Local Food Movement on the Rise Throughout the Country
Farm to fork, local food usually travels far fewer miles than produce flown in from another country. The rise of “locavorism” leads people to shop for food grown in their community for what “locavores” call fresher, better tasting produce. Eating local food is one component of ensuring a healthier lifestyle and benefiting the local community, said Dr. Hooman Shabatian, a bariatric surgeon from LAP-BAND VIP.
Los Angeles, CA (PRWEB) July 25, 2012
The local food movement is gaining more momentum in the U.S as indicated by government data used to create the 2012 Locavore Index. By choosing to eat produce grown close to home, a “locavore” commits to eating fresher food that traveled shorter distances to get to their plate. Vermont-based family-farm advocacy group Strolling of the Heifers made the list as an indicator of how each state ranks in their dedication to raising and eating local food.
By using data solely from government sources such as the U.S. Department of Agriculture (USDA) and the U.S. Census, rankings were determined by the per capita presence of community-supported agricultural farms and farmers markets in each state. This indicated both the availability and demand for local food in a given area.
Ranking at the top of the list were Vermont, Iowa and Montana. Rounding out the bottom of the list were New Jersey, Arizona and Florida. Strolling of the Heifers General Manager Martin Langeveld said “locavorism” is on the rise in every state, no matter their ranking.
“One of the things that happened in the last 10 years or so is that the number of farms nationally and virtually every state, as measured by the USDA, has been going up. The reason is there’s a lot more small and diversified farms going into business,” said Langeveld. “But what a state can do specifically to encourage more local food purchasing…is make sure you have a good farm to school project.”
Healthy Works, a component of a San Diego County-based wellness initiative, has several farm to school projects. These partnerships teach children about the importance of agriculture and include projects such as school gardens where fresh produce is grown right outside the classroom.
San Diego-based Registered Dietitian Michelle Zive and Executive Director of Healthy Works for University of California San Diego said she was disappointed to see California ranked at number 41 on the Locavore Index. Zive said San Diego has the largest number of small and organic farms in the country, yet most of it is shipped out of the county. Shopping for locally-grown food is a win-win situation, said Zive, because it can boost a local economy and provide healthier, fresher food.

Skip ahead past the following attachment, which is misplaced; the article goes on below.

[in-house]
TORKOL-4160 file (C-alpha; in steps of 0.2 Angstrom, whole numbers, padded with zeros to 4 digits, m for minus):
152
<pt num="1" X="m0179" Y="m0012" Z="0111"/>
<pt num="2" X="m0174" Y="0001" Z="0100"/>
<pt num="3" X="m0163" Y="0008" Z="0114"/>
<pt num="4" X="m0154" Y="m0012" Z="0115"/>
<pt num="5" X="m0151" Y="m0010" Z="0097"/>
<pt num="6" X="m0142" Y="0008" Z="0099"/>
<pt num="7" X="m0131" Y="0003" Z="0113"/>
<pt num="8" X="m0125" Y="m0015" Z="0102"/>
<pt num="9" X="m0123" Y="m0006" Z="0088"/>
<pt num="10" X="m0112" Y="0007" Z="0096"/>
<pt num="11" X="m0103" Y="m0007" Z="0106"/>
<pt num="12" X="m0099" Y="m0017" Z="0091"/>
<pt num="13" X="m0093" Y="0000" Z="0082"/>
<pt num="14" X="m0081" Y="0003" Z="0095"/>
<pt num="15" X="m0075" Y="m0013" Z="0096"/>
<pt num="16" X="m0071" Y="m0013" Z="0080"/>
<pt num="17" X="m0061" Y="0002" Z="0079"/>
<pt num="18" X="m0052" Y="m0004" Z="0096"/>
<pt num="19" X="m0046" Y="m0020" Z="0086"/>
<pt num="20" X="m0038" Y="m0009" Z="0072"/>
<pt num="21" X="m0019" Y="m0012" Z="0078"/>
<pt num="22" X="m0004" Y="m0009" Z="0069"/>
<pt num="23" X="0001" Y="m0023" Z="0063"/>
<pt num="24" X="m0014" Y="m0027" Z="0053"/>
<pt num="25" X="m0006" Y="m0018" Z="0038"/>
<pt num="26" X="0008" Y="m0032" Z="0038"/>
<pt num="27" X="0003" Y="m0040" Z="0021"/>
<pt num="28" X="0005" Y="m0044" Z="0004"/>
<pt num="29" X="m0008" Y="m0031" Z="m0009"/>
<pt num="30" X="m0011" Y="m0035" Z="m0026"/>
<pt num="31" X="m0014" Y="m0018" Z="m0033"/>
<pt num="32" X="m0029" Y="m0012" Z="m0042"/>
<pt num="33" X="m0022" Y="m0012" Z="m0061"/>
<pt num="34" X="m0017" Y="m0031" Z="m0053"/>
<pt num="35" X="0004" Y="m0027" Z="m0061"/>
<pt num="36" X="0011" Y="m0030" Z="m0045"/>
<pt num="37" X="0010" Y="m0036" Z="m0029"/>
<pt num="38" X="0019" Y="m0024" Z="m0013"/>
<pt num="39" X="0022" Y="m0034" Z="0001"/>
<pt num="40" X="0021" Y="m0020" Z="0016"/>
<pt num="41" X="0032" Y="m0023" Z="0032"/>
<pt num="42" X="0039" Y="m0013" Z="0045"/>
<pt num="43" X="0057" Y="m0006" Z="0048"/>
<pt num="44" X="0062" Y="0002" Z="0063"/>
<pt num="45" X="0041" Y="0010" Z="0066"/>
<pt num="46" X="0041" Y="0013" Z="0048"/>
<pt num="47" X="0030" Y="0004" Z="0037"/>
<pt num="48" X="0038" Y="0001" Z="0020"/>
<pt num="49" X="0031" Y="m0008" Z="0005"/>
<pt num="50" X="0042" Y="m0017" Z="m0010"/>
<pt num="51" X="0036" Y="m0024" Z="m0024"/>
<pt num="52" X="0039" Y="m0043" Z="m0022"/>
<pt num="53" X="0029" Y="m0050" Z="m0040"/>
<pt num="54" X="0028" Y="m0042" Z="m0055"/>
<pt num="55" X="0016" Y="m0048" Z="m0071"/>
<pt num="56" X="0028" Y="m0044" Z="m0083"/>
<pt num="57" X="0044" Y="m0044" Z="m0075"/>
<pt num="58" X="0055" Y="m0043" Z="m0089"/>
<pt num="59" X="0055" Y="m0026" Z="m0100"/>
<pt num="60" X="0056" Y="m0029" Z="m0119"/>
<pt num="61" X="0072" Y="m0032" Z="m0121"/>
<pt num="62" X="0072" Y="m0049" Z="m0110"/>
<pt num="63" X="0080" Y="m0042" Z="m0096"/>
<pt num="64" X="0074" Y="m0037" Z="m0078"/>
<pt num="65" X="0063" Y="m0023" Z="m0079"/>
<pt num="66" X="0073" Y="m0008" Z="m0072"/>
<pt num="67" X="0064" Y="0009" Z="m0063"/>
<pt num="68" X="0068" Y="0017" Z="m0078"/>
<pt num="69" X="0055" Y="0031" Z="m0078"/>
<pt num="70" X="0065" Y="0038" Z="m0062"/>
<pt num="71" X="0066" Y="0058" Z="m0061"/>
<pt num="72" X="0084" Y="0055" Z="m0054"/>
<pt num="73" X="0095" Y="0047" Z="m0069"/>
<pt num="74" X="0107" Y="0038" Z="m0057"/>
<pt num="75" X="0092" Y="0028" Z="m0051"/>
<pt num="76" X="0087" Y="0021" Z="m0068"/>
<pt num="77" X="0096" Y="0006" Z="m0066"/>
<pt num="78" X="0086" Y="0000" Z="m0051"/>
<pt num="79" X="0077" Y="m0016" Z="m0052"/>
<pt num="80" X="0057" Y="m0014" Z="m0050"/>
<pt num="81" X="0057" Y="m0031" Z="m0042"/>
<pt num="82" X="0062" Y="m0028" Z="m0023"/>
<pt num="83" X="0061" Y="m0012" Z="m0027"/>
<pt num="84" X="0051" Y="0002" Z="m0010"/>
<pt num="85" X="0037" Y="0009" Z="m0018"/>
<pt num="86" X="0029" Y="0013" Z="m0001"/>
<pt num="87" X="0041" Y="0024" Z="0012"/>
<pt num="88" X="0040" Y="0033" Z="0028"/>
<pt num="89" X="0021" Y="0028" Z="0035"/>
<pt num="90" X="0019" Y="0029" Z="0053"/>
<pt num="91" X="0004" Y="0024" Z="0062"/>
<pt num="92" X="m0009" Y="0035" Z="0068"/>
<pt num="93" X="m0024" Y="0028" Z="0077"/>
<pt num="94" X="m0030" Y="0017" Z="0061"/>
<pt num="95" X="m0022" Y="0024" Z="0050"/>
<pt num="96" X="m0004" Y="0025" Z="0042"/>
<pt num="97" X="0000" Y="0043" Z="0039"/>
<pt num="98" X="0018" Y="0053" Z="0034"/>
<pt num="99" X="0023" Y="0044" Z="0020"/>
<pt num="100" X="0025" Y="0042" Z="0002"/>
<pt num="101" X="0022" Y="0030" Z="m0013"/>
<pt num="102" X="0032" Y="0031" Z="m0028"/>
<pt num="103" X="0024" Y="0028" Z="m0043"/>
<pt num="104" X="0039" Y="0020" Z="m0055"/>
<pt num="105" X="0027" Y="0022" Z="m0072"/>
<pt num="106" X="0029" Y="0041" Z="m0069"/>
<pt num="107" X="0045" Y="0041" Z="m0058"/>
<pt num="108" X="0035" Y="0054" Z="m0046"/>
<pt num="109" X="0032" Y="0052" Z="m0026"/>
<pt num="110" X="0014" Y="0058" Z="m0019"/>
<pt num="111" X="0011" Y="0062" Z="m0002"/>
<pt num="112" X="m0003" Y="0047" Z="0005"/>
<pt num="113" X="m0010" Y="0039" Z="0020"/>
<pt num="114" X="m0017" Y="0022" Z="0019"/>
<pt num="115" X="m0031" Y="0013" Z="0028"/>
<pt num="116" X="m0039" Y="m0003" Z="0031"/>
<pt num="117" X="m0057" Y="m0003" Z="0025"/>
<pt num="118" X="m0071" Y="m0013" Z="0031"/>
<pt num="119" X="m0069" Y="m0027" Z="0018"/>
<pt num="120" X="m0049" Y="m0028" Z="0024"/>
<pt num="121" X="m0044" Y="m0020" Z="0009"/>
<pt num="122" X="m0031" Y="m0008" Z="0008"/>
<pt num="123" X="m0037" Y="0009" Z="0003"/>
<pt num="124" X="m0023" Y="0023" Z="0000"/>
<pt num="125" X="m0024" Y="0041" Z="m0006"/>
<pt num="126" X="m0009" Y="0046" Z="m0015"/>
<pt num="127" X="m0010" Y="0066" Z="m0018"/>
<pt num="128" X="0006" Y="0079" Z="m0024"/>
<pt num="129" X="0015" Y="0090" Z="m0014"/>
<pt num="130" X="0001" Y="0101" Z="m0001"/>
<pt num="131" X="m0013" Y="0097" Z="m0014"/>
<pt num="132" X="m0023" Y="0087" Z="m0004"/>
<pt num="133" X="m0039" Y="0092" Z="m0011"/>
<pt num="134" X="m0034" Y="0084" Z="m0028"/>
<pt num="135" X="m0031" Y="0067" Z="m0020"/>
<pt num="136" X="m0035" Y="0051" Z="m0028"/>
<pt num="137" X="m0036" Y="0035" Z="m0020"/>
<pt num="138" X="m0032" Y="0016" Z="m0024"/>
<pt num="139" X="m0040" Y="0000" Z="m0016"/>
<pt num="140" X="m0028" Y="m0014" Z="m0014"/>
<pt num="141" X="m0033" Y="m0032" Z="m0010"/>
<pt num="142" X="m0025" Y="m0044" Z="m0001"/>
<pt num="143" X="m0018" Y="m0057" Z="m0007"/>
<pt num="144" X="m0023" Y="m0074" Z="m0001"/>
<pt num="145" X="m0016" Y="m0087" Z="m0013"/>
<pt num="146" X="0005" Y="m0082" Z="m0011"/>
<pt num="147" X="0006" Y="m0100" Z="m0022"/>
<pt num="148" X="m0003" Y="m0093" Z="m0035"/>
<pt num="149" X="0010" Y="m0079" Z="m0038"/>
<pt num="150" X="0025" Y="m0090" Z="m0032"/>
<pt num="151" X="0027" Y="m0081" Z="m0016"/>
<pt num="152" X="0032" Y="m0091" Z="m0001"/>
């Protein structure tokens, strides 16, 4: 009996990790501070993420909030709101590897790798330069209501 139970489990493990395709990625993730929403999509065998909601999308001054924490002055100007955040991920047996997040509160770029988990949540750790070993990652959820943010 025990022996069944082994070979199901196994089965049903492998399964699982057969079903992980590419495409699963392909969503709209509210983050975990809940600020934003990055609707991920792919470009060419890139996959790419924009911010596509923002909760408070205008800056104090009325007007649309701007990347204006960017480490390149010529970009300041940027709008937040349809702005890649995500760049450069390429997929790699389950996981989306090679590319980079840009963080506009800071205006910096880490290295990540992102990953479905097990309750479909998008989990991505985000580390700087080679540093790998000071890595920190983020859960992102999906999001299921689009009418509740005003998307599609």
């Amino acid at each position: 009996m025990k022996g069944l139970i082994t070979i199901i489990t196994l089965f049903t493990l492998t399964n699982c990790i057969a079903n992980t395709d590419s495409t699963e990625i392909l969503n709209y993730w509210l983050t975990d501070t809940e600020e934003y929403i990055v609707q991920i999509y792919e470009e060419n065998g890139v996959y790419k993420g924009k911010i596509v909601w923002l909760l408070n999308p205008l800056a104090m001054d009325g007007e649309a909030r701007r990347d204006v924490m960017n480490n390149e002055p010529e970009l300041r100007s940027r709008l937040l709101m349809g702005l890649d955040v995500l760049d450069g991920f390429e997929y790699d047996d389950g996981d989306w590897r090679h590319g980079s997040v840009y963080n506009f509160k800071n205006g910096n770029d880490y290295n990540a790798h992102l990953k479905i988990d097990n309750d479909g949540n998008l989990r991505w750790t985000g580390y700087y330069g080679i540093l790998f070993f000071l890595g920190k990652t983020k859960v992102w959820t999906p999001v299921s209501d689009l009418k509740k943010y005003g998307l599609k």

“For every dollar that goes into a local farmers pocket, 90 cents gets spent throughout the local economy, so economically, it makes a lot of sense…it’s a little more expensive but the benefits of health and to the environment and economy will exceed that,” said Zive, adding that many farmers market accept food stamps.
Eating local food is one component of ensuring a healthier lifestyle and benefiting the local community, said Dr. Hooman Shabatian, a Los Angeles based weight loss surgeon.
“By making the commitment to spend even a small fraction of a food budget at farmers markets, shoppers can purchase more organic produce which hasn’t been subjected to artificial fertilizers or pesticides,” said Shabatian.
The goal of the “locavore” is not only to eat fresh, local food, but to become part of a more sustainable food system. One of the touted benefits of shopping locally is that the food travels fewer miles to get from the farm uses less fuel energy in transportation. Supporting local food has a number of benefits for both the community and the individual, according to Strolling of the Heifers.
“[Local food] is just healthier, it tastes better, your food is fresher, it hasn’t spent days on a truck, and also it economically supports farmers in the area by circulating locally instead of going to some global agricultural operation flying in blueberries from Chile,” said Langeveld.
The Locavore Index will be updated next year with new information provided by the USDA Census of Agriculture, which is conducted every five years. The Census of Agriculture measures the volume of agricultural sales and is the only source of uniform, comprehensive agricultural data for every state.
For more information about the 2012 Locavore Index and to see a complete ranking of states, visit http://www.strollingoftheheifers.com/home/181-locavore-index-2012.
For the original version on PRWeb visit: http://www.prweb.com/releases/prweb2012/7/prweb9621197.htm